Choroidal neovascularization (CNV)

Definition Age-related Macular Disease (AMD) is a leading cause of severe and irreversible central vision loss in the developed world among people older than 55. Up to 90% of this vision loss is caused by Choroidal Neovascularisation (CNV), that can develop secondarily to AMD. The main characteristic of CNV is the formation of new blood vessels in the choroid layer of the eye. These vessels break through the Bruch membrane into the sub–retinal pigment epithelium (sub-RPE) or subretinal space and cause edema and swelling due to fluid leakage.
Clinical Symptoms Morphologic changes cause a sudden, painless deterioration of central vision. Other symptoms of CNV include colour disturbances or metamorphopsia (straight lines appear bent, crooked or irregular). Blank spots may manifest predominantly in the area of central vision (central scotoma), and objects may appear to have different sizes for each eye.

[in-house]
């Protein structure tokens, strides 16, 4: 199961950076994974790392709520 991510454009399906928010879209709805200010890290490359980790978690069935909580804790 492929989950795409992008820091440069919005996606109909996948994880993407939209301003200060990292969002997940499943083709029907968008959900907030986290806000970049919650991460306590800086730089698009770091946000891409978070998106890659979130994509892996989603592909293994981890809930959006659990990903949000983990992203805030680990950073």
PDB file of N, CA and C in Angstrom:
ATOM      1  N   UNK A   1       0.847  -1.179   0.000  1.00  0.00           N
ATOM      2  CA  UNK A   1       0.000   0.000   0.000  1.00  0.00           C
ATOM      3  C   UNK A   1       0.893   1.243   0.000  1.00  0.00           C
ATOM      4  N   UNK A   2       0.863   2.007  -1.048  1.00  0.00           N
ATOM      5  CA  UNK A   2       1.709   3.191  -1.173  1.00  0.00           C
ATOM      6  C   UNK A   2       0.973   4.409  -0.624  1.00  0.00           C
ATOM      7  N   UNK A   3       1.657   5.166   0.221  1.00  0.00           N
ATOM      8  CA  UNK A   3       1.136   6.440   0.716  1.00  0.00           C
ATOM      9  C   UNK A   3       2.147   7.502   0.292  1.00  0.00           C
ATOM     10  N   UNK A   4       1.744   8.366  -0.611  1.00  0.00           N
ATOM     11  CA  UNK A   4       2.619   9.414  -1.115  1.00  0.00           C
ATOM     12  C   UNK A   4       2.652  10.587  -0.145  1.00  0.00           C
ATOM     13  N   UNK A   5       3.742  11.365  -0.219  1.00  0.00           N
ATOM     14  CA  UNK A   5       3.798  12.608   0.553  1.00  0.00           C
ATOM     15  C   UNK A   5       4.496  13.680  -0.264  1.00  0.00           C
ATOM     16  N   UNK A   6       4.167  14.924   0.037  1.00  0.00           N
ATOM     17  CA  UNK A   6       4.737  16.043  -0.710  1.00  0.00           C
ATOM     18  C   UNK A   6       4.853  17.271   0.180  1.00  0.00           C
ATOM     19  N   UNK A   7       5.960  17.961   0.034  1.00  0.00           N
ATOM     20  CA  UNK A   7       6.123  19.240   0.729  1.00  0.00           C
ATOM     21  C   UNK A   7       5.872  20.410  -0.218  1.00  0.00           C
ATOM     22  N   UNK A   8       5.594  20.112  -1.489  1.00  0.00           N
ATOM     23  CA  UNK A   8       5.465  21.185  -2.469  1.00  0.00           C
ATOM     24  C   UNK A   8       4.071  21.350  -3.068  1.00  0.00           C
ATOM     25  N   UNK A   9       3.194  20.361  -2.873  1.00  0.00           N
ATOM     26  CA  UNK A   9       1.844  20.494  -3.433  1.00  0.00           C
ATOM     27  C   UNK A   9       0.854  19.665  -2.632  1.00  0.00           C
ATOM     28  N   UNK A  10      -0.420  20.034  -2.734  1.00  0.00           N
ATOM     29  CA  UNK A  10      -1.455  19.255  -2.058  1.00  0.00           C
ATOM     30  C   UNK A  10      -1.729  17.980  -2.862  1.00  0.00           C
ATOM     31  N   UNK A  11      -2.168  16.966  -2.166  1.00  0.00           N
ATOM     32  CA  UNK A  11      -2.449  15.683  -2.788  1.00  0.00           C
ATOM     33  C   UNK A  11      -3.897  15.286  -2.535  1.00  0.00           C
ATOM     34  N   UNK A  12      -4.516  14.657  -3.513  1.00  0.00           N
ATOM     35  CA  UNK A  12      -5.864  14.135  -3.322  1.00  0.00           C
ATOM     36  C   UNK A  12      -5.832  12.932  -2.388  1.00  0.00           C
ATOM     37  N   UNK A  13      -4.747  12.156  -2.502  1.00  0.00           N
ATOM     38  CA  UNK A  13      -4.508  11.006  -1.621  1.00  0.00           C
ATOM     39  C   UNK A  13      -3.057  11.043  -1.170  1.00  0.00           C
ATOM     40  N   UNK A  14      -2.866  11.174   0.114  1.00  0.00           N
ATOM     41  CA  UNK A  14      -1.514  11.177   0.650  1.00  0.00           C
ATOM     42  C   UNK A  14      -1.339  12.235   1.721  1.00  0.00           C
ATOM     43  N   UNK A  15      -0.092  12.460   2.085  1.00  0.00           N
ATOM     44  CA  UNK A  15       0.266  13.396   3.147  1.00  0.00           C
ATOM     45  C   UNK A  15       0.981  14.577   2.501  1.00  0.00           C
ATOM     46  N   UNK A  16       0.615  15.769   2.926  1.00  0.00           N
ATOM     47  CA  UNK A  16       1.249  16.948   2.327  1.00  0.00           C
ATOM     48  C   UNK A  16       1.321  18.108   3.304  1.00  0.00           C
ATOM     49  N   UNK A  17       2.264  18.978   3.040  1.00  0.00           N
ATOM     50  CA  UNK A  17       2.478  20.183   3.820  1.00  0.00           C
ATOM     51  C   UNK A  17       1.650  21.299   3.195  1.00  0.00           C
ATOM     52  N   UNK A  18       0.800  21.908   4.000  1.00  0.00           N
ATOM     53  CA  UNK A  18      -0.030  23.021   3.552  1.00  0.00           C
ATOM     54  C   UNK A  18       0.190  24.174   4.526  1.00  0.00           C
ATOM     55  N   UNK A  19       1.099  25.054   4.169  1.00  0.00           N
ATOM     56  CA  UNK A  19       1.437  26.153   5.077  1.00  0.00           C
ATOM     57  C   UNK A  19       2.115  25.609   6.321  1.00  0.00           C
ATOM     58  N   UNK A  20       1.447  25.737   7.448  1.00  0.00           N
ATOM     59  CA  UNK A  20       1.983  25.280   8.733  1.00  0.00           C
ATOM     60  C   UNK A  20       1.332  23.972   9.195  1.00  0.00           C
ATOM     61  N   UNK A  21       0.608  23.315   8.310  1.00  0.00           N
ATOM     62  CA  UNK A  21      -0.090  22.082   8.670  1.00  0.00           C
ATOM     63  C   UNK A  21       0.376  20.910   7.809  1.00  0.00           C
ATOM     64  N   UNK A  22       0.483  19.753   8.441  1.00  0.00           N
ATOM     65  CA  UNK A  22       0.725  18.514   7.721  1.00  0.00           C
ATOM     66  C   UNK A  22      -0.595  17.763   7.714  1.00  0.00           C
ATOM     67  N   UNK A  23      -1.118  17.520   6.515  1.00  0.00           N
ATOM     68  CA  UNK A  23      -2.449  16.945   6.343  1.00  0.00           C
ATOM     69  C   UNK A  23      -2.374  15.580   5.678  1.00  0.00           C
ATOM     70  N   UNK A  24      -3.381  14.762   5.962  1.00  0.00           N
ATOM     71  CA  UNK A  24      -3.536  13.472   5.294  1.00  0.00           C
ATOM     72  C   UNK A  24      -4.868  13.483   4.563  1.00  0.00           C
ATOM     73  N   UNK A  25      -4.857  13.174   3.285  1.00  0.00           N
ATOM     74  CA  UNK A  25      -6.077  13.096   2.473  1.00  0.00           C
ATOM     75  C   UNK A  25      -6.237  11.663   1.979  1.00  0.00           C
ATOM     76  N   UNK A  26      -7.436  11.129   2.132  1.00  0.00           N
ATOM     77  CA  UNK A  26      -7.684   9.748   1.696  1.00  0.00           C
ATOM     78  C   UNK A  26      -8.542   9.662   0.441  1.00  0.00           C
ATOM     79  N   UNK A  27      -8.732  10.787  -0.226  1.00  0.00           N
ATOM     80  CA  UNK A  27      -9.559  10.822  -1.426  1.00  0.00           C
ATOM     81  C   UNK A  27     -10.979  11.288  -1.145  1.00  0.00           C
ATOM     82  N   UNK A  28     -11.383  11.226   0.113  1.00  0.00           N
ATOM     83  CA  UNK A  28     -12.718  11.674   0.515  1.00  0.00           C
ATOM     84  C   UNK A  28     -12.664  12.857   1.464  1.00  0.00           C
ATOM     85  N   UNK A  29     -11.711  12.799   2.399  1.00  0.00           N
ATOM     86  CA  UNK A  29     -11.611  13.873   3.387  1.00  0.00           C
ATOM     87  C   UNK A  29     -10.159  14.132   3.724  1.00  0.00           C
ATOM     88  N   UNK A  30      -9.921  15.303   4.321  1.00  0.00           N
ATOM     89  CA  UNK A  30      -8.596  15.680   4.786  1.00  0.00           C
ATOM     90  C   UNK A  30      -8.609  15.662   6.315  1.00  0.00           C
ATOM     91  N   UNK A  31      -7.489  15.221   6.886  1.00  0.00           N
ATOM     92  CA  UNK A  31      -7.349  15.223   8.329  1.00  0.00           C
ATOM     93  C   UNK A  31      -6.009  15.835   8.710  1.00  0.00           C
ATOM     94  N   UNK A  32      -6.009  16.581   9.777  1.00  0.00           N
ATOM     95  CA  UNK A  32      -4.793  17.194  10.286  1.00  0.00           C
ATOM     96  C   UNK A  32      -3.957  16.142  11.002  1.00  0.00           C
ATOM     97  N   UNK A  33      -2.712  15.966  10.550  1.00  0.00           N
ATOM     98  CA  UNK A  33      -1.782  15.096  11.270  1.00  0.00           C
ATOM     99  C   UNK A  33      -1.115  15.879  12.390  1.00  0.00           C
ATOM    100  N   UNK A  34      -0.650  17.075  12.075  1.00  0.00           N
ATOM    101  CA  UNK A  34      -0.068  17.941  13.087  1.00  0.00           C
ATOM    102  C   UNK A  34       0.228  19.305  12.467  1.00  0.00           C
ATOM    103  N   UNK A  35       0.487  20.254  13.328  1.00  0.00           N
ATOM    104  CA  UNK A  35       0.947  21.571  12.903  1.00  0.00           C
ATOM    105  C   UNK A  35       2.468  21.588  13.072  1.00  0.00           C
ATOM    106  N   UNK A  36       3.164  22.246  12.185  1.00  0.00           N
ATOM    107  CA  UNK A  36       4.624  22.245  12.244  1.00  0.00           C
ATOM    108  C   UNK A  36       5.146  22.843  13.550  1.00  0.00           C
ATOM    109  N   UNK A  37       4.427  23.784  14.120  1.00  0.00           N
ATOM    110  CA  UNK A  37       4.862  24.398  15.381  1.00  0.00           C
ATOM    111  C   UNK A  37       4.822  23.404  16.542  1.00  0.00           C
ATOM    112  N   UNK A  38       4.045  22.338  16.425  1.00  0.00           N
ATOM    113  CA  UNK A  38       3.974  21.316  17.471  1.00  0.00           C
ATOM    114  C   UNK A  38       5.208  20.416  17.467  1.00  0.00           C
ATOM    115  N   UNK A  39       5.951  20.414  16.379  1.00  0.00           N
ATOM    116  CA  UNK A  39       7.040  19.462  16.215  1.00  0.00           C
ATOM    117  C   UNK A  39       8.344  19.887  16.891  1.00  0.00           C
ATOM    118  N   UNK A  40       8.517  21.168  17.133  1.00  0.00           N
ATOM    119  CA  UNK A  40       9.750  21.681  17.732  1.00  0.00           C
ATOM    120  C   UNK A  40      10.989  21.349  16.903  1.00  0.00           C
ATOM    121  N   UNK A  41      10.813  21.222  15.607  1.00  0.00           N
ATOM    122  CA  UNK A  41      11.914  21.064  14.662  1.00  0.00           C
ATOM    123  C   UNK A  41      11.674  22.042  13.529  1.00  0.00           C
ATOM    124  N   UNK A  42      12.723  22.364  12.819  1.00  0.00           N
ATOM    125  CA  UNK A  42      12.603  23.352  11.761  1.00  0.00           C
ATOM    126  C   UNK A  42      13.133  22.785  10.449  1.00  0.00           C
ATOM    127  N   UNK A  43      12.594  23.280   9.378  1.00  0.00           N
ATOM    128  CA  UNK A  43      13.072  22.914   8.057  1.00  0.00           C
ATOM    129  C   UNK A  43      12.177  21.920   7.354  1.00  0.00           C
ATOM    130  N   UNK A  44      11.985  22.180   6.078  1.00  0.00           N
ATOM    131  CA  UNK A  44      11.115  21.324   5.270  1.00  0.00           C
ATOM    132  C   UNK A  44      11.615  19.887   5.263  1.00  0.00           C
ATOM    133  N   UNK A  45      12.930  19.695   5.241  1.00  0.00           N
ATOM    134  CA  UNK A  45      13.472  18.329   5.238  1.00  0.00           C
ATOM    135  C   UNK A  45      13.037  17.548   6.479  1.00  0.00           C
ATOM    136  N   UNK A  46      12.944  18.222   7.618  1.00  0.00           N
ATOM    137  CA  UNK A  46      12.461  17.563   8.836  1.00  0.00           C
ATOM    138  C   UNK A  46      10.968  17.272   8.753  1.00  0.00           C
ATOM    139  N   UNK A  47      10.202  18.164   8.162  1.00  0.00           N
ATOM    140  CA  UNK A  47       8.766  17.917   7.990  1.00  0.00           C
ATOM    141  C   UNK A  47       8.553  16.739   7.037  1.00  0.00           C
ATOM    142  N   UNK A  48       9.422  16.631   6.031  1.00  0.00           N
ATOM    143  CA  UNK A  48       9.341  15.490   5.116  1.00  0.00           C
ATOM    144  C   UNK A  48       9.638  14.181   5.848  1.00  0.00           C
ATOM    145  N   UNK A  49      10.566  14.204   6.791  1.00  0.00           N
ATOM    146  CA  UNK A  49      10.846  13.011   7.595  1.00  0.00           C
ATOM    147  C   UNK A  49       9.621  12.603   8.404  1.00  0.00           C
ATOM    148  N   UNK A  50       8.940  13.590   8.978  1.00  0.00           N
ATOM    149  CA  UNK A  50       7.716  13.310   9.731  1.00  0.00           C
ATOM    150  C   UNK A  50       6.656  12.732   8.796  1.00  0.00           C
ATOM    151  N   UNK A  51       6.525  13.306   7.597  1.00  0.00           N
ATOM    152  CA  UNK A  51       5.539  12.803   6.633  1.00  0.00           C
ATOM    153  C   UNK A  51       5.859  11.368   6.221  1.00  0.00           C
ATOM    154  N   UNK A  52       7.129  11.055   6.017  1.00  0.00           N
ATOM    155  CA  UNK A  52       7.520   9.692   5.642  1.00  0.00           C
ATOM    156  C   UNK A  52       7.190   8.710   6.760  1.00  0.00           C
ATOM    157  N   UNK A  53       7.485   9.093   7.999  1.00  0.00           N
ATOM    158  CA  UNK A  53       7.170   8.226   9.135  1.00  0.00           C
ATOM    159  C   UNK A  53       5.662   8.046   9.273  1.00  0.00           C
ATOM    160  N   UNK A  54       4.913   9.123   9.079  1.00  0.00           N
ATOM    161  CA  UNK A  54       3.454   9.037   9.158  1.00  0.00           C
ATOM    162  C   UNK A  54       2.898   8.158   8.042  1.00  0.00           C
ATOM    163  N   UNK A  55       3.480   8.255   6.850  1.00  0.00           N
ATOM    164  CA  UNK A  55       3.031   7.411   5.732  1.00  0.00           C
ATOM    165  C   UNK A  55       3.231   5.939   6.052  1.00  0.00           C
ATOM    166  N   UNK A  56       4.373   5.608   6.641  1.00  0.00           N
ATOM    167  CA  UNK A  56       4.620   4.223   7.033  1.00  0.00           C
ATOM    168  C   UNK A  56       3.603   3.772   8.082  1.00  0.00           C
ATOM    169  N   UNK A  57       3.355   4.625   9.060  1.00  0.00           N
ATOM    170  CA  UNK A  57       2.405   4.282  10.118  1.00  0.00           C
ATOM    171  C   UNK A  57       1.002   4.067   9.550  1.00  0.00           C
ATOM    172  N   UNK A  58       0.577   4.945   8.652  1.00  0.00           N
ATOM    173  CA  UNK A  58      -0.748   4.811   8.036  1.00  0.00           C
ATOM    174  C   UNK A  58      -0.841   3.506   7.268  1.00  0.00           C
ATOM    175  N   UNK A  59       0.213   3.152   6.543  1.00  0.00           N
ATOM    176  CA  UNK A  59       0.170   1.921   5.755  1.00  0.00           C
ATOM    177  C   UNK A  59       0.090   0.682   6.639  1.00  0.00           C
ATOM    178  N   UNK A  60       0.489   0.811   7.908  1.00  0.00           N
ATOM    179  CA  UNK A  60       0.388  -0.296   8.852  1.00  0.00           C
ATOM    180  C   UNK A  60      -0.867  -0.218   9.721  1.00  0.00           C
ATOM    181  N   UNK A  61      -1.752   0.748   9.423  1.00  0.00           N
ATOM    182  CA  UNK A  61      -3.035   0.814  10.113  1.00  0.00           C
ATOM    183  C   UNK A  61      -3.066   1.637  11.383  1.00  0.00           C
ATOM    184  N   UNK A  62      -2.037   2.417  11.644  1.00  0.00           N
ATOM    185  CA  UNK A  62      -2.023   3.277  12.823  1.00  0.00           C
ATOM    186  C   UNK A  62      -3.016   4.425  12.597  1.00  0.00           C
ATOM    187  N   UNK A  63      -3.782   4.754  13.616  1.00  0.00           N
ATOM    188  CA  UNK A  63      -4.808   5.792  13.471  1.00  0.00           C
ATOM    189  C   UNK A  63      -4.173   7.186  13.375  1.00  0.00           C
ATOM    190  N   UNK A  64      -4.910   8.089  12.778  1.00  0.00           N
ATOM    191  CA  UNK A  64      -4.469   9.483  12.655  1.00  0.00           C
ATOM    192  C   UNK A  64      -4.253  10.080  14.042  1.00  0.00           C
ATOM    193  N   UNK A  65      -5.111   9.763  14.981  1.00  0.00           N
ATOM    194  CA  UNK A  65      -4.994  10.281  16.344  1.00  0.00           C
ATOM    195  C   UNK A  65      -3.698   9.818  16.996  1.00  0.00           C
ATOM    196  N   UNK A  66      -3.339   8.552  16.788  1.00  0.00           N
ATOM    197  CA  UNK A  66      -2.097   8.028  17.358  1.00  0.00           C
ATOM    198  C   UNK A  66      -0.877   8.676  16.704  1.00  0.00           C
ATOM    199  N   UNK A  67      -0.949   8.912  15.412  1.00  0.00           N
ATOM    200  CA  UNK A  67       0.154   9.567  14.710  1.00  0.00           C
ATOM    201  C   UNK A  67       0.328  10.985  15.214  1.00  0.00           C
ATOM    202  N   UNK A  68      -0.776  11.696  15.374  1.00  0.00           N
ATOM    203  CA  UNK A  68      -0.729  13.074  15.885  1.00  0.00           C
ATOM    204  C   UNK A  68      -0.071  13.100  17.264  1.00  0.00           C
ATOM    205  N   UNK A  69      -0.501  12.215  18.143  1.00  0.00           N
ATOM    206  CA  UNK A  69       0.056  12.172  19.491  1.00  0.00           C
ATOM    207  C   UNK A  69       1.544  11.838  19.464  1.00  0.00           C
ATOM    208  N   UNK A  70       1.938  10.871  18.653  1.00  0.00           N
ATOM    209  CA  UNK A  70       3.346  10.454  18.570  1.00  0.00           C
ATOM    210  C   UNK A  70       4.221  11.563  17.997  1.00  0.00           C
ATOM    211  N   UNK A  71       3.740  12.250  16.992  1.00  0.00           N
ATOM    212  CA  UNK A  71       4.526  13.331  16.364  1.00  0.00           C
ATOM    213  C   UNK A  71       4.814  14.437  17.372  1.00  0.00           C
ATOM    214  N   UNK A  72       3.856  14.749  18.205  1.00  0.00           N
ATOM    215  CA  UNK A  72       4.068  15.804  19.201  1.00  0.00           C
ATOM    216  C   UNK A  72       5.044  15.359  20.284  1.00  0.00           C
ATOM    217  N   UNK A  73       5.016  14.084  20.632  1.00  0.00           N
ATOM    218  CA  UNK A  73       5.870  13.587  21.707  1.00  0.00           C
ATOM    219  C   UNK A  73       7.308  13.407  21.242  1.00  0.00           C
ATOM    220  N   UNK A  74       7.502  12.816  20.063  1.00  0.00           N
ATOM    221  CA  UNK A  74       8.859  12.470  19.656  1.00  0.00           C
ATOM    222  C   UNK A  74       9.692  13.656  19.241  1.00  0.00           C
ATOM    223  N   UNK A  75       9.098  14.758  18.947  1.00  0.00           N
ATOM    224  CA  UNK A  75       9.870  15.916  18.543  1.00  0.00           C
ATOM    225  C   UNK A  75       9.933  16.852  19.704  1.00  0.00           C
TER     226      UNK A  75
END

Diagnosis and Examinations Diagnosis starts with Fundus examination, in which possible signs of CNV (e.g. edema) can already be recognised by the eye of the examiner. Additional Imaging modalities help to settle the diagnosis. These include:
· Fluorescein angiography (FA)
· Indocyanine green (ICG) angiography
· Optical Coherence Tomography (OCT)
· Optical coherence tomography angiography (OCTA)
Prevention and Treatment The current state of the art treatment is an intravitreal anti-VEGF (Anti-Vascular-Endothelial-Growth-Factor) therapy. It helps to antagonise angiogenesis and increased vascular permeability, as well as diminish the accumulation of subretinal fluid (edema). The therapy involves a number of continuous intravitreal injections and will be closely monitored through regular imaging and ophthalmic examinations.